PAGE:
IMR Press / FBL / Volume 28 / Issue 2 / DOI: 10.31083/j.fbl2802031
Open Access Original Research
A Computational Approach in the Diagnostic Process of COVID-19: The Missing Link between the Laboratory and Emergency Department
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1 Department of Diagnostics, Biochemistry Laboratory, Careggi University Hospital, 50134 Florence, Italy
2 Now with Occupational Medicine Unit, Careggi University Hospital 50134 Florence, Italy
3 Department of Economics, University of Perugia, 06123 Perugia, Italy
4 Department of Emergency Medicine, Careggi University Hospital, 50134 Florence, Italy
5 Department of Health and Management, Careggi University Hospital, 50134 Florence, Italy
6 Department of Experimental and Clinical Medicine, University of Florence, 50134 Florence, Italy
7 Interdisciplinary Internal Medicine Unit, Careggi University Hospital, 50134 Florence, Italy
*Correspondence: (Luisa Lanzilao)
Front. Biosci. (Landmark Ed) 2023, 28(2), 31;
Submitted: 9 September 2022 | Revised: 16 December 2022 | Accepted: 12 January 2023 | Published: 22 February 2023
Copyright: © 2023 The Author(s). Published by IMR Press.
This is an open access article under the CC BY 4.0 license.

Background: The severe acute respiratory syndrome coronavirus 2 (SARS-CoV-2) is responsible for the COVID-19 pandemic and so it is crucial the right evaluation of viral infection. According to the Centers for Disease Control and Prevention (CDC), the Real-Time Reverse Transcription PCR (RT-PCR) in respiratory samples is the gold standard for confirming the disease. However, it has practical limitations as time-consuming procedures and a high rate of false-negative results. We aim to assess the accuracy of COVID-19 classifiers based on Arificial Intelligence (AI) and statistical classification methods adapted on blood tests and other information routinely collected at the Emergency Departments (EDs). Methods: Patients admitted to the ED of Careggi Hospital from April 7th–30th 2020 with pre-specified features of suspected COVID-19 were enrolled. Physicians prospectively dichotomized them as COVID-19 likely/unlikely case, based on clinical features and bedside imaging support. Considering the limits of each method to identify a case of COVID-19, further evaluation was performed after an independent clinical review of 30-day follow-up data. Using this as a gold standard, several classifiers were implemented: Logistic Regression (LR), Quadratic Discriminant Analysis (QDA), Random Forest (RF), Support Vector Machine (SVM), Neural Networks (NN), K-nearest neighbor (K-NN), Naive Bayes (NB). Results: Most of the classifiers show a ROC >0.80 on both internal and external validation samples but the best results are obtained applying RF, LR and NN. The performance from the external validation sustains the proof of concept to use such mathematical models fast, robust and efficient for a first identification of COVID-19 positive patients. These tools may constitute both a bedside support while waiting for RT-PCR results, and a tool to point to a deeper investigation, by identifying which patients are more likely to develop into positive cases within 7 days. Conclusions: Considering the obtained results and with a rapidly changing virus, we believe that data processing automated procedures may provide a valid support to the physicians facing the decision to classify a patient as a COVID-19 case or not.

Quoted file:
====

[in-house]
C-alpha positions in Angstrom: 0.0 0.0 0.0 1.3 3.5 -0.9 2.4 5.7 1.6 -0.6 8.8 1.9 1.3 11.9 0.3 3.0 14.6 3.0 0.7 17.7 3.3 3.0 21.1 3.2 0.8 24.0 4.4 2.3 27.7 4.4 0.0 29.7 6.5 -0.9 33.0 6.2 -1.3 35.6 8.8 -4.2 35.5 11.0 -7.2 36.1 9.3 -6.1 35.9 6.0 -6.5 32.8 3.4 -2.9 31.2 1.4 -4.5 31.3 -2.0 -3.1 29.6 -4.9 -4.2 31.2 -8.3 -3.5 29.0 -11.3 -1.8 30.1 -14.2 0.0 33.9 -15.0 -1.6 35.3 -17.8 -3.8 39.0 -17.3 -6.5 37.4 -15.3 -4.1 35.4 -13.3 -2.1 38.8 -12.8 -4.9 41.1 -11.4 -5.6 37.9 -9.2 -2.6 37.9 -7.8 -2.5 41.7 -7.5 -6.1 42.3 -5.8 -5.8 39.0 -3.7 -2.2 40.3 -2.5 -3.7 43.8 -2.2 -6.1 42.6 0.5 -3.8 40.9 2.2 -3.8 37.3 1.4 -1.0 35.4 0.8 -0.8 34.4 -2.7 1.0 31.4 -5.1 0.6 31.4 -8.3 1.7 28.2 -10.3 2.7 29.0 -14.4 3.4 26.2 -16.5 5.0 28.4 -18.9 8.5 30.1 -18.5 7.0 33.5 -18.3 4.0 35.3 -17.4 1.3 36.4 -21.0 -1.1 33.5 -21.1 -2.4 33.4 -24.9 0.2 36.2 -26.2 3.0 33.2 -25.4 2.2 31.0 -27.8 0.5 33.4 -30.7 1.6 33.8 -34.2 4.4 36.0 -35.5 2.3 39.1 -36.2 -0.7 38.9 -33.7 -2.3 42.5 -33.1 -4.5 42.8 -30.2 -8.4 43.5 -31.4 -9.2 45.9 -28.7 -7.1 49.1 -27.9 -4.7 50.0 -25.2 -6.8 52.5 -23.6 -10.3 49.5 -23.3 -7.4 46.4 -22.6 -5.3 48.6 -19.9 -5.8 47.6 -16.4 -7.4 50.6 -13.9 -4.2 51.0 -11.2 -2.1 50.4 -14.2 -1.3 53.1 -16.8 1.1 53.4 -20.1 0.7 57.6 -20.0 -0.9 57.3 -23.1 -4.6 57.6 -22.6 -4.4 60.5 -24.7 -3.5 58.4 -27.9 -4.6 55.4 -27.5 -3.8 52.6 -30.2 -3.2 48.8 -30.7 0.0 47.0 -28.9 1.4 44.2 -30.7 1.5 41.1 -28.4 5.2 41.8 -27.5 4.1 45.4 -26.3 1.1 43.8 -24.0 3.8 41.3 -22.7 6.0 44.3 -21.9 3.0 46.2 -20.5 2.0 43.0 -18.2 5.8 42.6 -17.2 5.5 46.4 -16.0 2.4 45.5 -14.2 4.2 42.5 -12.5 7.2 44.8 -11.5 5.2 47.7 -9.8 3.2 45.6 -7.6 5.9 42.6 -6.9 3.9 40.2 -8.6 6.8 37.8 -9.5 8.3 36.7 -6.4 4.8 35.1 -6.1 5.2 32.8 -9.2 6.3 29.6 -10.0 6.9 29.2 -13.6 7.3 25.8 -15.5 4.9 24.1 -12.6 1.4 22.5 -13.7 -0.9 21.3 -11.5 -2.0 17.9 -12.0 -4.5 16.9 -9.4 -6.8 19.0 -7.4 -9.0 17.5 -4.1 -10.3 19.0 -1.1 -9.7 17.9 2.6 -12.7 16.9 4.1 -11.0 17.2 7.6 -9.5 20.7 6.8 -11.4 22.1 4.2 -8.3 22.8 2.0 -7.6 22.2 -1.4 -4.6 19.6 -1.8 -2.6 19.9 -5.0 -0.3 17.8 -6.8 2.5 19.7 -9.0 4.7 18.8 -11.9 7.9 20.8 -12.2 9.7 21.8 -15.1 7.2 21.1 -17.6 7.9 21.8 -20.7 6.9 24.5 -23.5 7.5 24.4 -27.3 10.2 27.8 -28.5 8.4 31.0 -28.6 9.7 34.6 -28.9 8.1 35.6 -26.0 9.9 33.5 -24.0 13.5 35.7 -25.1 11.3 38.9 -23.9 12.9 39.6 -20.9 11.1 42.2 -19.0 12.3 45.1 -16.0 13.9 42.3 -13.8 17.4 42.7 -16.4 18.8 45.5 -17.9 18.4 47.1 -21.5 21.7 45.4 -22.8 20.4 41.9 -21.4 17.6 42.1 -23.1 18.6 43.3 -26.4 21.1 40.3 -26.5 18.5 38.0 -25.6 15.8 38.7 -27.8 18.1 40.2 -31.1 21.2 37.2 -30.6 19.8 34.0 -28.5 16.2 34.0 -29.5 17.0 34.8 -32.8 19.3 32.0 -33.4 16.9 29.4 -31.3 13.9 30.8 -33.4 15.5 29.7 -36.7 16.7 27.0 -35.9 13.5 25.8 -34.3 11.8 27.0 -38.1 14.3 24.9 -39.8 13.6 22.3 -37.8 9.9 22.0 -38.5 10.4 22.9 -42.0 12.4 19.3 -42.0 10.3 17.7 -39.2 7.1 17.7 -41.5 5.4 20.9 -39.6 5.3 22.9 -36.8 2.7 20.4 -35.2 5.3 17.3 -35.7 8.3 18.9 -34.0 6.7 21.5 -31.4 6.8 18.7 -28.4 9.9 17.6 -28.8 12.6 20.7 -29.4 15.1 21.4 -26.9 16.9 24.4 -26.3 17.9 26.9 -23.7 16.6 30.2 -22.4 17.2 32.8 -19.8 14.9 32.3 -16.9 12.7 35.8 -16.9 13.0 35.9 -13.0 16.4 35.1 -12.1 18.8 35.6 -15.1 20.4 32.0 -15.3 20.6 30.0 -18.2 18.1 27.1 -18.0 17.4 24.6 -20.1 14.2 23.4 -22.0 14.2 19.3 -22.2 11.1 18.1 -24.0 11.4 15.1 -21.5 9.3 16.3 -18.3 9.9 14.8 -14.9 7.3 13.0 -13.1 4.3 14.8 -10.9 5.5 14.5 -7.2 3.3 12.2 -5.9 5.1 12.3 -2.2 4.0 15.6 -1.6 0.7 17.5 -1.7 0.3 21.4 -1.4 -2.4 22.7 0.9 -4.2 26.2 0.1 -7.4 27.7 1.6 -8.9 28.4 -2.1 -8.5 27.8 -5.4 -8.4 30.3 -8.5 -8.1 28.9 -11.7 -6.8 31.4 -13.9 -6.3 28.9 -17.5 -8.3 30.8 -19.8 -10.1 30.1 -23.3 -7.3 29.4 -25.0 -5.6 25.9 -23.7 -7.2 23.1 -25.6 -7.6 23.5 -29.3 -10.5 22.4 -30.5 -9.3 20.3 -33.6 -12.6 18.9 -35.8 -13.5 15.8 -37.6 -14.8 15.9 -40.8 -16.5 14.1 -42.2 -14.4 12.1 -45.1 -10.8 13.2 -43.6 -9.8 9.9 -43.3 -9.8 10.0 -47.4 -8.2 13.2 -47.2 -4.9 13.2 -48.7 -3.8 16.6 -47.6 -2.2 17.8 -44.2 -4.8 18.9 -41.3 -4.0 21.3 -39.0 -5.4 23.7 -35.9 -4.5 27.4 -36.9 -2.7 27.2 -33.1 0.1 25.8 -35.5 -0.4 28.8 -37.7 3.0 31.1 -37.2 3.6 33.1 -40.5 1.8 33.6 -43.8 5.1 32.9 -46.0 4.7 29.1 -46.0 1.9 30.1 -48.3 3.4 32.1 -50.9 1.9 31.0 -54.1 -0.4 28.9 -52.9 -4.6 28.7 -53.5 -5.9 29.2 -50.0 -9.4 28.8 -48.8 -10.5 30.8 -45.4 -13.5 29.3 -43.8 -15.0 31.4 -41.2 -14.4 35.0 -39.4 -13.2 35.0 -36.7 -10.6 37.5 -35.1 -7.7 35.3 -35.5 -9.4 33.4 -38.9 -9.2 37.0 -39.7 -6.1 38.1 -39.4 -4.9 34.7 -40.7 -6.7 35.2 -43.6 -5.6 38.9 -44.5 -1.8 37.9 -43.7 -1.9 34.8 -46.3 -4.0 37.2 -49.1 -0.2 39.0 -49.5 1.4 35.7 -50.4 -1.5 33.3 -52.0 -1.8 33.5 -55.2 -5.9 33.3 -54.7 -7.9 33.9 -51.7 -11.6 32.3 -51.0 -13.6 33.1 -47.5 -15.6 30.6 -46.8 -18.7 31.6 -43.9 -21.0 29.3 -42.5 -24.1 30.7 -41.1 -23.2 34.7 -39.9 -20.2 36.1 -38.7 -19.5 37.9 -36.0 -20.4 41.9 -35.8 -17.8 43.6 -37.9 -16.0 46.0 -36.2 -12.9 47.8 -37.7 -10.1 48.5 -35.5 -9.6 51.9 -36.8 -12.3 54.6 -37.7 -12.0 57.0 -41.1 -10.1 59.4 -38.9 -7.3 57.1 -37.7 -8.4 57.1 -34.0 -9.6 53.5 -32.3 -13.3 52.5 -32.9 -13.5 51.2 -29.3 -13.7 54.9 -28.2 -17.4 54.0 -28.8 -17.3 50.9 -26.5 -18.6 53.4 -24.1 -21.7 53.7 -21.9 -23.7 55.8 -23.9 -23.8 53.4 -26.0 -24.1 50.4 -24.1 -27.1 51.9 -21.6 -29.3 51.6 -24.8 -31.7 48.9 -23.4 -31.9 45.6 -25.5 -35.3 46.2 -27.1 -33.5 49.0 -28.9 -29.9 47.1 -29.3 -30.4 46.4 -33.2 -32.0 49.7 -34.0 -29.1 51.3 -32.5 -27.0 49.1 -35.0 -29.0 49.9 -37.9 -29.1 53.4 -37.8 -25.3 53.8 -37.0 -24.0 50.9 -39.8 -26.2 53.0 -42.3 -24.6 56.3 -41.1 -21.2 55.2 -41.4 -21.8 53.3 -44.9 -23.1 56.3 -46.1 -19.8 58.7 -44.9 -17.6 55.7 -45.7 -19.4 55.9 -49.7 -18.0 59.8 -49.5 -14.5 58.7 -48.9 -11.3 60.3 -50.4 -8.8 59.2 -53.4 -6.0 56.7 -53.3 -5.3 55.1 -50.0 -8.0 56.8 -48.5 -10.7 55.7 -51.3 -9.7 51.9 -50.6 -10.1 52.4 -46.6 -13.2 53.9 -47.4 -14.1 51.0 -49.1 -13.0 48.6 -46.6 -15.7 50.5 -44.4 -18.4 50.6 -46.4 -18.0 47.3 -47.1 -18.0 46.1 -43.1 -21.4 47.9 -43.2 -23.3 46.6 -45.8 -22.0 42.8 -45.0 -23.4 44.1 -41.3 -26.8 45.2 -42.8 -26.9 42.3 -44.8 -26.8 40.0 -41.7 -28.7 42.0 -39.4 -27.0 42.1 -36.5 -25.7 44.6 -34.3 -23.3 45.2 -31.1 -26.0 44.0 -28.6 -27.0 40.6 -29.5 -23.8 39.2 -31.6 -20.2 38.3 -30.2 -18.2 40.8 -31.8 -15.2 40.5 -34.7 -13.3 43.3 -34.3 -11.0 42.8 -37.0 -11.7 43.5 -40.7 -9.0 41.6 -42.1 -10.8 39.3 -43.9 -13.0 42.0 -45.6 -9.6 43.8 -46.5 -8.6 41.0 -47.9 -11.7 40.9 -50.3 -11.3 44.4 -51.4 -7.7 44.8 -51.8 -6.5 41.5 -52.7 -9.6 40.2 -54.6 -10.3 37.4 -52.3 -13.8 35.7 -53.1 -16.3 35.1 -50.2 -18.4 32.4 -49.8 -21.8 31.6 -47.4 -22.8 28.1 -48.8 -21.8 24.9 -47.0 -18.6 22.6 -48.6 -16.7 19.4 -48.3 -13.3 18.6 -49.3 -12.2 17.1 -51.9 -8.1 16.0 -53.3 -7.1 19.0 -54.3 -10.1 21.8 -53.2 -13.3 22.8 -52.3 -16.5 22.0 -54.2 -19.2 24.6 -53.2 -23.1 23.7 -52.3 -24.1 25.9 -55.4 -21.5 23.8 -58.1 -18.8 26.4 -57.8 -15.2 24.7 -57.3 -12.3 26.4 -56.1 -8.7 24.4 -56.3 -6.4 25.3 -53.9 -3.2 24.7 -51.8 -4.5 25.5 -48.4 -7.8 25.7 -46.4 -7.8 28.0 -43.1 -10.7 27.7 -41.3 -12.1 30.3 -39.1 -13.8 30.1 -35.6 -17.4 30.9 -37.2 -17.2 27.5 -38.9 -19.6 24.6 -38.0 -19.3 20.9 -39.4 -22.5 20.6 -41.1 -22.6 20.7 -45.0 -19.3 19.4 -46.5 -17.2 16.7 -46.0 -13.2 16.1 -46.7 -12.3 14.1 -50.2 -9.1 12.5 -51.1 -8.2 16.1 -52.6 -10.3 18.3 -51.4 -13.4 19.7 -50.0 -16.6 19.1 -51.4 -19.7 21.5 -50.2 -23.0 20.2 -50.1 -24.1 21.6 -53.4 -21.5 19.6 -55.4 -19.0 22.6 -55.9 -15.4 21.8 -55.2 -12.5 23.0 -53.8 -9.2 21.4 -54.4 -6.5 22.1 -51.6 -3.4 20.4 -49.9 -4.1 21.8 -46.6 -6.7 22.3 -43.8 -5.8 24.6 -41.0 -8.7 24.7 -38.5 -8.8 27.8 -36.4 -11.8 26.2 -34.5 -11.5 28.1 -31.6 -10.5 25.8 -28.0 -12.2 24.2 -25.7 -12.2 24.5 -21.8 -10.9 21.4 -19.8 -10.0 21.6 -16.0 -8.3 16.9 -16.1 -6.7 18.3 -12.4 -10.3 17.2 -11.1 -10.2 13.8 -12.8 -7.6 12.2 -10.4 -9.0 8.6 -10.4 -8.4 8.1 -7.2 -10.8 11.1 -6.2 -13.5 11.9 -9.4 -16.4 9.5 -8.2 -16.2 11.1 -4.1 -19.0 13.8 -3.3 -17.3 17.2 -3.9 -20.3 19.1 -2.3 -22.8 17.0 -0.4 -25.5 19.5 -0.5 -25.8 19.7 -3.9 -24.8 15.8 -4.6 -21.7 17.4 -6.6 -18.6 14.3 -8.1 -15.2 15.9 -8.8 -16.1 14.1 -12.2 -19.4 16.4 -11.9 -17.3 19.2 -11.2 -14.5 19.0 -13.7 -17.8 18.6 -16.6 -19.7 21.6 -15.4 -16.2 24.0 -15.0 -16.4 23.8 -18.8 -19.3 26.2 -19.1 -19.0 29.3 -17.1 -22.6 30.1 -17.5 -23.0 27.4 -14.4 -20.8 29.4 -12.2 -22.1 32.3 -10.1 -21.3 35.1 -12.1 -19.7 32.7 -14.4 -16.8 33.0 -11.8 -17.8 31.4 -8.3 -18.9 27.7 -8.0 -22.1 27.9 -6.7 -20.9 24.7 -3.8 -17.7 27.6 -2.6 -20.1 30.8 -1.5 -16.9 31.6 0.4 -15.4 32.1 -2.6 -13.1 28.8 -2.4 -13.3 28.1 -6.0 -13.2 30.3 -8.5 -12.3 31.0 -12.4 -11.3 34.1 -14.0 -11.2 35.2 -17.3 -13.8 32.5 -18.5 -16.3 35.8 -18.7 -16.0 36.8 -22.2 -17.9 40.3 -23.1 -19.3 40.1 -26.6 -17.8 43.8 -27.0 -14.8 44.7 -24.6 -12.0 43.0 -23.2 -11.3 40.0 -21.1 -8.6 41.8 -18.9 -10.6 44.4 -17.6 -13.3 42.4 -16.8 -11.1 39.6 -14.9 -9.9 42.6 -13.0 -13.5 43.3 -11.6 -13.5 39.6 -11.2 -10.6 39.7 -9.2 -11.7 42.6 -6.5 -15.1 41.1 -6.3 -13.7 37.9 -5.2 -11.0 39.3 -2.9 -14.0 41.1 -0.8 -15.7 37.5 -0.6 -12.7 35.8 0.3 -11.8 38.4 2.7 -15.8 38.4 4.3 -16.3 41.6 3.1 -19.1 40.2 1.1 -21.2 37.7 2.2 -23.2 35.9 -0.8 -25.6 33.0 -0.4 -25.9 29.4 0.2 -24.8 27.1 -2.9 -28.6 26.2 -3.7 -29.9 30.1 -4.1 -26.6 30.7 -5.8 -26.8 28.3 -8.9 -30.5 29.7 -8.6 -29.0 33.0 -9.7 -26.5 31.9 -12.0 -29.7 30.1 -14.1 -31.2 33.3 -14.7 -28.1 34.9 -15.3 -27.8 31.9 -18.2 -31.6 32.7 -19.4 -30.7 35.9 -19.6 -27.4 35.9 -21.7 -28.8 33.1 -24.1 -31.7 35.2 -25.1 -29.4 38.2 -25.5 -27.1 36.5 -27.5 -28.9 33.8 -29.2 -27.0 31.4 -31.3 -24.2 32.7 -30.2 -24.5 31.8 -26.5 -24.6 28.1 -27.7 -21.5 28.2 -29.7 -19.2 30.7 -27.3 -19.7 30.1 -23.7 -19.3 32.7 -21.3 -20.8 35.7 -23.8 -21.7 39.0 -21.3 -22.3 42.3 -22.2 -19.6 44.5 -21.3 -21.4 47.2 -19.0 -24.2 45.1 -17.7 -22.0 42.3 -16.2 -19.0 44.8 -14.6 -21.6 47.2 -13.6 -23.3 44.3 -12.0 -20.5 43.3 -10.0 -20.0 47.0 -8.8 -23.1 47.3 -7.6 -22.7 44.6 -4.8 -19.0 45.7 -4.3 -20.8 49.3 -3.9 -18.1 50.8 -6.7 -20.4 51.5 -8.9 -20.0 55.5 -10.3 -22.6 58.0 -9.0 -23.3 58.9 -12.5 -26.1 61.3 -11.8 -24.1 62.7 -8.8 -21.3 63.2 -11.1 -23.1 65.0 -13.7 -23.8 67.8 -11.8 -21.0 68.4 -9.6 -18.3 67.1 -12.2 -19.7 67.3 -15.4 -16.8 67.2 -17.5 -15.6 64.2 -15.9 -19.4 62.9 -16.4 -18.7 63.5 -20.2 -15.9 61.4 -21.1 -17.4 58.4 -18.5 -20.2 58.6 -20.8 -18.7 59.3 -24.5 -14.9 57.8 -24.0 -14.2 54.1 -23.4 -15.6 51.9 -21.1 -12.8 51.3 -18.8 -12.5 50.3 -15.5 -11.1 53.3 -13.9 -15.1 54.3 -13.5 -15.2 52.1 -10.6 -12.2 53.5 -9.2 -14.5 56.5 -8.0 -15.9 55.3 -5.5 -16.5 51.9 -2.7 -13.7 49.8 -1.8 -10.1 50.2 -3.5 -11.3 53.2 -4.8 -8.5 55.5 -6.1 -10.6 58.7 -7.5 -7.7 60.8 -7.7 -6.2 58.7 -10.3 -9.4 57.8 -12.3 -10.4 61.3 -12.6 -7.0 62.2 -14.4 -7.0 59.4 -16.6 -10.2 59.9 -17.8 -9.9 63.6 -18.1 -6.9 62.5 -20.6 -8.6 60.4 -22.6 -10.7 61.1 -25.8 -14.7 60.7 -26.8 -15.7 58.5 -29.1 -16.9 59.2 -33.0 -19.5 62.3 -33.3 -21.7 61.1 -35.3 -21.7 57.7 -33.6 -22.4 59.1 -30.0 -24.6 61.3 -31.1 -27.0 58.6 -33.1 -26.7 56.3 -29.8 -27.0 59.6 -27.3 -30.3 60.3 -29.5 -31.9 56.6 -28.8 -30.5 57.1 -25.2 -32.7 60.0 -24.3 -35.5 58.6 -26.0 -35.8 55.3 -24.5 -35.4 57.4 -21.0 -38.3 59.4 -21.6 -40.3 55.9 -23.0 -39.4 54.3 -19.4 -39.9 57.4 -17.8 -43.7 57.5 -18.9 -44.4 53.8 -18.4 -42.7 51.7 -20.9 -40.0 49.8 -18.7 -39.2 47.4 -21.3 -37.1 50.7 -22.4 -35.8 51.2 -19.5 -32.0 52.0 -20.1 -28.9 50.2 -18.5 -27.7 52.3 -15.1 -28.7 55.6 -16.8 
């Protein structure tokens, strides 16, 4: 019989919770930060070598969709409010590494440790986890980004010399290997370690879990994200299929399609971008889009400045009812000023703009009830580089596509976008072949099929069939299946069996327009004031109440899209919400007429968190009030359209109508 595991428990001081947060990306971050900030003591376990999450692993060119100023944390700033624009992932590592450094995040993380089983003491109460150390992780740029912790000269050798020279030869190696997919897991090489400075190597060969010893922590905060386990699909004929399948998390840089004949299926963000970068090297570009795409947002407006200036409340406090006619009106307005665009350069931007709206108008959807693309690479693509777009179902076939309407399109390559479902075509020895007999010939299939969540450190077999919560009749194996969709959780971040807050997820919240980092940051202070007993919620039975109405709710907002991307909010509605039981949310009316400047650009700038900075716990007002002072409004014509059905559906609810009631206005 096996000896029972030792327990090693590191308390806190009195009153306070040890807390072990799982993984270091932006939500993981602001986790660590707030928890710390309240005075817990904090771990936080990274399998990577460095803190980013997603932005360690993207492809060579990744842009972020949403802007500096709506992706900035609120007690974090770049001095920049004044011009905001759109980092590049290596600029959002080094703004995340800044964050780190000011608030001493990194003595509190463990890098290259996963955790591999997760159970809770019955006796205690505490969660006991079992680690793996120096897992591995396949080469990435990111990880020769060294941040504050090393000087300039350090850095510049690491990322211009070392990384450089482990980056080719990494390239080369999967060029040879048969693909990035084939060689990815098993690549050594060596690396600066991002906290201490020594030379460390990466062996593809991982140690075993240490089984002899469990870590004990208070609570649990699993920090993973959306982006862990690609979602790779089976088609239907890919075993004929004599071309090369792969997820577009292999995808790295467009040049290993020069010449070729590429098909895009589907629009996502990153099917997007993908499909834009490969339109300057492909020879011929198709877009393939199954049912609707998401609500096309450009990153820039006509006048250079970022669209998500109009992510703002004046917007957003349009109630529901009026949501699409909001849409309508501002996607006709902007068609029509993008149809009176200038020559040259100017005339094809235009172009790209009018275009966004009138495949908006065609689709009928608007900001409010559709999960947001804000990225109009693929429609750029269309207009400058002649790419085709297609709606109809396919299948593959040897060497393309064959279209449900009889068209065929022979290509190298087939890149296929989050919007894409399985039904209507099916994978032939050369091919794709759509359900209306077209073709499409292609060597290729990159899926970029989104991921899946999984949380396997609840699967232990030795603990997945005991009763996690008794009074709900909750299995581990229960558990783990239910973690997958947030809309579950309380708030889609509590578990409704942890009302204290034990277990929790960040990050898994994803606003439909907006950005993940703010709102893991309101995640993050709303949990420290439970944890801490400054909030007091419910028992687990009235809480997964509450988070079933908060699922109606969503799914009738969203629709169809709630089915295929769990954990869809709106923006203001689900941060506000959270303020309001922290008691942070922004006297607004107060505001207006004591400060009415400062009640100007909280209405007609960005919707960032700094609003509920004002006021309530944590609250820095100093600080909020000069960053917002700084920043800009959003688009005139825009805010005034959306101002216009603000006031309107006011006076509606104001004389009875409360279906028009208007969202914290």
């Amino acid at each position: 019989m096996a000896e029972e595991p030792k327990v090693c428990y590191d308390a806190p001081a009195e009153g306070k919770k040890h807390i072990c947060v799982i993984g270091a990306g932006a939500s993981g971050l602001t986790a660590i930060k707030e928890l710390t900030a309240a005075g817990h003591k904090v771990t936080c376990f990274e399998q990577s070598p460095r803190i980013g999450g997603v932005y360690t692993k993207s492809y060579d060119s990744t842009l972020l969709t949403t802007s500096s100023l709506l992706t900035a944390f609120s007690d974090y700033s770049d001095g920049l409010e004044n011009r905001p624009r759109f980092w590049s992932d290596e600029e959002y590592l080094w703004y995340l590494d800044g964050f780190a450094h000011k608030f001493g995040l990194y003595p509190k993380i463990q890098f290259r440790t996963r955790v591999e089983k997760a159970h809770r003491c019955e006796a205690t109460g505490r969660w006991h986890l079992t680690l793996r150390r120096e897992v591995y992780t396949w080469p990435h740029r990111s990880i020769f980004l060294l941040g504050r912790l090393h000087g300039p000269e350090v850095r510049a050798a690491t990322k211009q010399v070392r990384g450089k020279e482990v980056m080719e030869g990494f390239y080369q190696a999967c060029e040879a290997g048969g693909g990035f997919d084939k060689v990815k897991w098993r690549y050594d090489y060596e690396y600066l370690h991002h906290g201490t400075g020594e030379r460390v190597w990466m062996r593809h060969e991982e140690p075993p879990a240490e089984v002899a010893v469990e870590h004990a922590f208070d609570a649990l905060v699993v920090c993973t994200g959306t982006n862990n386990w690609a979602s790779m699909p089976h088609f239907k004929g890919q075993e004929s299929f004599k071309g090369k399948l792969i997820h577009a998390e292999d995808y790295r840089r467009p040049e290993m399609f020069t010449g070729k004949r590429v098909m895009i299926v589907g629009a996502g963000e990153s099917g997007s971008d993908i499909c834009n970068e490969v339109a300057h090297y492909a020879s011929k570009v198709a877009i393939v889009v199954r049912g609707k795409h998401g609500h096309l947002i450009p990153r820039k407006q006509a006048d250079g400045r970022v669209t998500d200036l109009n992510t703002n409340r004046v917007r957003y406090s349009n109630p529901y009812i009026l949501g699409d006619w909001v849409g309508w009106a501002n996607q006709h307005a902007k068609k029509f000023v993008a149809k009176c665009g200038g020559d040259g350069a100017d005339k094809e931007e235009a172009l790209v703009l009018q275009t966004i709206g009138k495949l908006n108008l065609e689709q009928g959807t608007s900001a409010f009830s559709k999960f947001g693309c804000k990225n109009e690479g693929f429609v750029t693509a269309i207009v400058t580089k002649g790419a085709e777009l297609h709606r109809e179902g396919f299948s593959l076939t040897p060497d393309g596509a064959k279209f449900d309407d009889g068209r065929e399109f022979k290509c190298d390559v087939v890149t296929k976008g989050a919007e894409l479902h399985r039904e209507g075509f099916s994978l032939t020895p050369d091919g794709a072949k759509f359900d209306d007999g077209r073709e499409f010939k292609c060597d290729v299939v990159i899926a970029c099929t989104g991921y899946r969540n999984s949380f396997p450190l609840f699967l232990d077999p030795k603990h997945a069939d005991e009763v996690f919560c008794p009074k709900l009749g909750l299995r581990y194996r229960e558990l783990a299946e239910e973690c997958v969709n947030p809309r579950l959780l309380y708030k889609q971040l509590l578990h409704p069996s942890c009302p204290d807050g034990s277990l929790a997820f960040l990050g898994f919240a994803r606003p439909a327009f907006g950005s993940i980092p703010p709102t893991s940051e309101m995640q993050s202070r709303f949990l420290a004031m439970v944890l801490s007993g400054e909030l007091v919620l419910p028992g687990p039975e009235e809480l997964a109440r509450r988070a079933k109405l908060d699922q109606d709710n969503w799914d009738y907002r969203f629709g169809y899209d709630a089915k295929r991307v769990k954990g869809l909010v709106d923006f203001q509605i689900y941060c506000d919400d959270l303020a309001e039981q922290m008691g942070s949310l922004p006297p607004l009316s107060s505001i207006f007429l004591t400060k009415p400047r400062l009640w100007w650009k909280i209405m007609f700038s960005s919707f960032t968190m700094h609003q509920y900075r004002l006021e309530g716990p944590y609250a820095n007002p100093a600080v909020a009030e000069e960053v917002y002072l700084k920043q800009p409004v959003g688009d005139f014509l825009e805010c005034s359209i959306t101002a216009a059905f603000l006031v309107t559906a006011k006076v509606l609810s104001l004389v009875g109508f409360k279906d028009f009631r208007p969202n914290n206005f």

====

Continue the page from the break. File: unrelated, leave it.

automated classifiers
laboratory medicine
machine learning
physicians' gestalt
Fig. 1.
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